Unlike those who work within the protective layers of a bureaucracy, entrepreneurs have a very immediate and intimate relationship with the marketplace. When you’re successful, someone writes you a cheque. When you’re not successful … no cheque.

This “feedback loop” is a constant stream of information, and it can teach you how to progress to higher and higher levels of success — if you pay attention to it and if you learn the lessons it’s trying to teach you.

In the Strategic Coach Program, we have an exercise I call The Experience Transformer. The essence of it is that when something happens in your business, whether it seems “good” or “bad” to you in the moment, you ask three questions:

1. What worked?

2. What didn’t work?

3. If we could do this over from scratch, how could we do it better?

If you’re willing to take any area of your business operation and subject it to the these questions — not looking backward to lay blame, but looking forward to find ways to progress — you introduce multipliers of investment and multipliers of effort that then produce different results in the future.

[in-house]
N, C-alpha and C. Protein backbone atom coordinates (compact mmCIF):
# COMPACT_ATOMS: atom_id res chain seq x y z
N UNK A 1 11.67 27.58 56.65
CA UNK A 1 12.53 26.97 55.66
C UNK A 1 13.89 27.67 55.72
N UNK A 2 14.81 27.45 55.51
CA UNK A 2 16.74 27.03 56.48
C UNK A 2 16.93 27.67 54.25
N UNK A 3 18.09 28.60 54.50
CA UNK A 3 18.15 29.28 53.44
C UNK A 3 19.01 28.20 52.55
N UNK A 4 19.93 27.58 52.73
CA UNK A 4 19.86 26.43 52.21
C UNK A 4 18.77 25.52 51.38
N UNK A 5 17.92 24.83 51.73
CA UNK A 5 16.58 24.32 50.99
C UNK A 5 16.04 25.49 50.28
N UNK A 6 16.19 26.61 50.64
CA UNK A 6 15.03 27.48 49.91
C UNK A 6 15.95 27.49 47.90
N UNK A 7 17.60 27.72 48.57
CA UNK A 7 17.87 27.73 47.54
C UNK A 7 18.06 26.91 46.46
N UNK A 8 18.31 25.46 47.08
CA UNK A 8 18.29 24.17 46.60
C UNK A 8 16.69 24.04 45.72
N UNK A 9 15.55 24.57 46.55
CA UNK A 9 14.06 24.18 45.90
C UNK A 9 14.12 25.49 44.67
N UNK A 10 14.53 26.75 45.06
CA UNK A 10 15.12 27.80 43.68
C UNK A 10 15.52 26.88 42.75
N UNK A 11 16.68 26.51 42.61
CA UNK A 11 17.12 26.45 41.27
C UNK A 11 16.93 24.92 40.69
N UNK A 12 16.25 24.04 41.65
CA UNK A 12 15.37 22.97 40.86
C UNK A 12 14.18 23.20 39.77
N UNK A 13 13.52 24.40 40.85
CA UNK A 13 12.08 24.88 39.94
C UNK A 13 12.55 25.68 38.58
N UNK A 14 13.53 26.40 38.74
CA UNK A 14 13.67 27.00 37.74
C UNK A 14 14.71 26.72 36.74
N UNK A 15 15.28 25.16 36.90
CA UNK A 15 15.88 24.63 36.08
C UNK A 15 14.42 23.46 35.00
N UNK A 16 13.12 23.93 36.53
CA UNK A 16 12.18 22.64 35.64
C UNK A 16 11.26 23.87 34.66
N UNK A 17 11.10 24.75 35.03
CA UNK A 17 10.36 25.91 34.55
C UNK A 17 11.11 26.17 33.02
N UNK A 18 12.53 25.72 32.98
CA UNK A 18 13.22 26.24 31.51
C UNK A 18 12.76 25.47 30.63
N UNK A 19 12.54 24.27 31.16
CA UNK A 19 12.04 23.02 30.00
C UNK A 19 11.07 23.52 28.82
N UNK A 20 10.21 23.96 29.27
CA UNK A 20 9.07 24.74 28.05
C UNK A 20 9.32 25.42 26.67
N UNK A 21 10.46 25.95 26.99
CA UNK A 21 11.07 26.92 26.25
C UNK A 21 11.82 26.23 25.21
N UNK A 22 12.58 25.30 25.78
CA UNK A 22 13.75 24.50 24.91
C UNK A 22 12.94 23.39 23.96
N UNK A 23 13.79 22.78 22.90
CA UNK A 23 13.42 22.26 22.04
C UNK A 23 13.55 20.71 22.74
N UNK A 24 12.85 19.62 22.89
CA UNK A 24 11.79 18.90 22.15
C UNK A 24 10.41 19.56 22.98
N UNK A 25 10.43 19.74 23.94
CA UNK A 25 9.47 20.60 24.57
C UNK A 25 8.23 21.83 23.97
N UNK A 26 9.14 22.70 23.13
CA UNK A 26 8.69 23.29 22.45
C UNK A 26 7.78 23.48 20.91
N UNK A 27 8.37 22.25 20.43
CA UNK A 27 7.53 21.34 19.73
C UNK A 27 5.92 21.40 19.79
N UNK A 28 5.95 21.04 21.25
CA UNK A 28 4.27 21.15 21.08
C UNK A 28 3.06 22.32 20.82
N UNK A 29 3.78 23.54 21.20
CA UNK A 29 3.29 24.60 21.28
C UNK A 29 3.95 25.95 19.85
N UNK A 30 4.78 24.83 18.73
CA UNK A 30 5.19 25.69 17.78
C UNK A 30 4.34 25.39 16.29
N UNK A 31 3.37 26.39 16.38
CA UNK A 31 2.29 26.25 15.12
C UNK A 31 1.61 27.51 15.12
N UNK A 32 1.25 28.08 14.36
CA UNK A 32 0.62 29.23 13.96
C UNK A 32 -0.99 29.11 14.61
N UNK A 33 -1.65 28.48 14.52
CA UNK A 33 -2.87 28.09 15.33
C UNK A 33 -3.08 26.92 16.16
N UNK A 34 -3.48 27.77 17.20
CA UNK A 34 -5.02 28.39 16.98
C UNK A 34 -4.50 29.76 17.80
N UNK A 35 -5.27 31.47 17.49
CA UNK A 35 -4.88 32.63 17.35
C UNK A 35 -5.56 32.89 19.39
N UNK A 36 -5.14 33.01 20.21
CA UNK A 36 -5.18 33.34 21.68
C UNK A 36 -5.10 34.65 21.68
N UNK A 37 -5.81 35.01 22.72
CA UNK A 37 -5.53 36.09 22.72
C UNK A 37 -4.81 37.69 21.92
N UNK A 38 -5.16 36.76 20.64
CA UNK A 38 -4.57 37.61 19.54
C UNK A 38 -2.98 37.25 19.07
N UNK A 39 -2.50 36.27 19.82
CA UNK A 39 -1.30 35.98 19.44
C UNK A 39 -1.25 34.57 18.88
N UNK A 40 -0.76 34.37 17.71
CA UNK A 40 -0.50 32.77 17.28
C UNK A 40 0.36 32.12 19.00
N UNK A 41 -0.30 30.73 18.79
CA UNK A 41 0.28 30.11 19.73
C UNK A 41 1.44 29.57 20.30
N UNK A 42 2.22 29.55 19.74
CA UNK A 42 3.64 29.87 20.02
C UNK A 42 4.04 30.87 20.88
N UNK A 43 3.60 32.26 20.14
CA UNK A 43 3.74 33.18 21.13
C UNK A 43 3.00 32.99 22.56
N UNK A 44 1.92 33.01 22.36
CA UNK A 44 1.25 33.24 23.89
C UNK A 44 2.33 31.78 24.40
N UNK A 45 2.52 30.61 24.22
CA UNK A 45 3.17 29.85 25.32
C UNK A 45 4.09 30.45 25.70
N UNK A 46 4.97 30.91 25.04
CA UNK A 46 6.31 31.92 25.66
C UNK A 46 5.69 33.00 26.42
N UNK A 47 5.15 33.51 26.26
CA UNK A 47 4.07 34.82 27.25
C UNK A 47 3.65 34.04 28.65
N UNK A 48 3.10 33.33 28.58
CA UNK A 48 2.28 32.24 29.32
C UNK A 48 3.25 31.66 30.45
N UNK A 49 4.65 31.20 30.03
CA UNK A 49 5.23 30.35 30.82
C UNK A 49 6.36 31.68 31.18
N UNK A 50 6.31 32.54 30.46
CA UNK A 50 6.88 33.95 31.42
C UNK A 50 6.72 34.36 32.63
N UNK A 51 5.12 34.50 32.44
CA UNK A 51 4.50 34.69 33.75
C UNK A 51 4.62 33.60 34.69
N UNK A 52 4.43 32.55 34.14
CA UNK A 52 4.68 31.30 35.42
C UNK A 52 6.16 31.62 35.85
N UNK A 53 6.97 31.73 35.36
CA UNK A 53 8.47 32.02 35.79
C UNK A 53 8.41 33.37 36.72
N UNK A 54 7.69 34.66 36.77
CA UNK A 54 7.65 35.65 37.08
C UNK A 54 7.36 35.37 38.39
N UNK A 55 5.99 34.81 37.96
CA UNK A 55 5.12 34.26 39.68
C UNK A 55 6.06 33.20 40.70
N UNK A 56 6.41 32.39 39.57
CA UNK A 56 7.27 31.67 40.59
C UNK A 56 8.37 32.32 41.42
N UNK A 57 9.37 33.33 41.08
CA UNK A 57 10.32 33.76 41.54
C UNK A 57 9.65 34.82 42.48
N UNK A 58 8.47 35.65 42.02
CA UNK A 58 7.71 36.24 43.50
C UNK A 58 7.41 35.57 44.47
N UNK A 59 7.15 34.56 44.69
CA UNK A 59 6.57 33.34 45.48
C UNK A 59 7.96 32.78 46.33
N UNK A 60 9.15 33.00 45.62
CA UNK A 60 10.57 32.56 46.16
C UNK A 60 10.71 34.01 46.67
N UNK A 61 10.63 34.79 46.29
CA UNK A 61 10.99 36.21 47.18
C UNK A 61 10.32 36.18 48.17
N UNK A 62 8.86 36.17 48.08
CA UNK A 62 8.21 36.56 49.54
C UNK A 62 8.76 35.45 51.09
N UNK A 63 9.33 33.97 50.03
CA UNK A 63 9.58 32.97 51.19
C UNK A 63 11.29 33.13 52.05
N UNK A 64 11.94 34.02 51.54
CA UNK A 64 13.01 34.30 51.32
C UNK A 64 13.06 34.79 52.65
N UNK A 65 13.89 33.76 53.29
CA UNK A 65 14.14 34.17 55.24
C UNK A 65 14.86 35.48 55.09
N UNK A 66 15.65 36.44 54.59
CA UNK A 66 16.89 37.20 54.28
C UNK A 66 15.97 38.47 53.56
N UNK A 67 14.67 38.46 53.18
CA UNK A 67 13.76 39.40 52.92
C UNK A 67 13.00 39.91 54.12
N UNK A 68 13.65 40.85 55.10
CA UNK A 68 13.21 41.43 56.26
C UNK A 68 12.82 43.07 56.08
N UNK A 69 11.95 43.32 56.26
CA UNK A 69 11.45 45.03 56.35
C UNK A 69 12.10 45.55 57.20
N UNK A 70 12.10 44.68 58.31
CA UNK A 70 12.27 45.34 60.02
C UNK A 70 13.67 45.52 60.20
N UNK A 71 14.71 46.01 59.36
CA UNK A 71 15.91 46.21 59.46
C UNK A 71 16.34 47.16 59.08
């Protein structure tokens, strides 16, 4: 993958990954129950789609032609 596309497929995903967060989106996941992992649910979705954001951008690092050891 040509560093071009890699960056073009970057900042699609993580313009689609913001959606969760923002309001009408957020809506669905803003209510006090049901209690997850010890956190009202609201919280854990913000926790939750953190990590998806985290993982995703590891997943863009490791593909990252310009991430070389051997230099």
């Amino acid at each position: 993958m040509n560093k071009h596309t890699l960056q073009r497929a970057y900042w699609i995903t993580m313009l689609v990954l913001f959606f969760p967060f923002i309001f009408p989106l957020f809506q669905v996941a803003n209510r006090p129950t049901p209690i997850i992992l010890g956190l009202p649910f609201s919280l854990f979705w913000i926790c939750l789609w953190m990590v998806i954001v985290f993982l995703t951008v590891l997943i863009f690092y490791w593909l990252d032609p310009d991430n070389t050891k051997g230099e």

This activity also creates an boost in morale and enthusiasm throughout the company. People develop the perspective of, “Hey, we’re moving quickly here. This is really different from before.” And I think that’s contagious. If you get one person doing this, then a second, a third, and a fourth, it creates a Multiplier Mindset inside your company.

I think this is an important key: You don’t just have an event that’s a multiplier; you actually have a culture that’s a multiplier. Everybody expects, and experiences, that you’ll constantly be doing things faster, easier, and cheaper, and getting multiplied results.

Look ahead to the next quarter and, with your team members, identify five or six areas where you can use this approach. Ask, “What’s working? What’s not working? If we could do this over from scratch, how could we do it better?”

As you go, acknowledge the progress people make — recognize it, point out the significance of it, and, above all, reward them for it. Then it’s just natural to move on to the next question: “Can you think of any place else we could do something like this?” It creates the first bubble that starts the whole pot boiling.

You can explain this principle to anyone on the planet, and they will immediately understand it. Plus, I think this would be anyone’s preferred way of being at work. How wonderful to be in an environment where everybody’s searching for better and better ways to get things done and being recognized for their discoveries.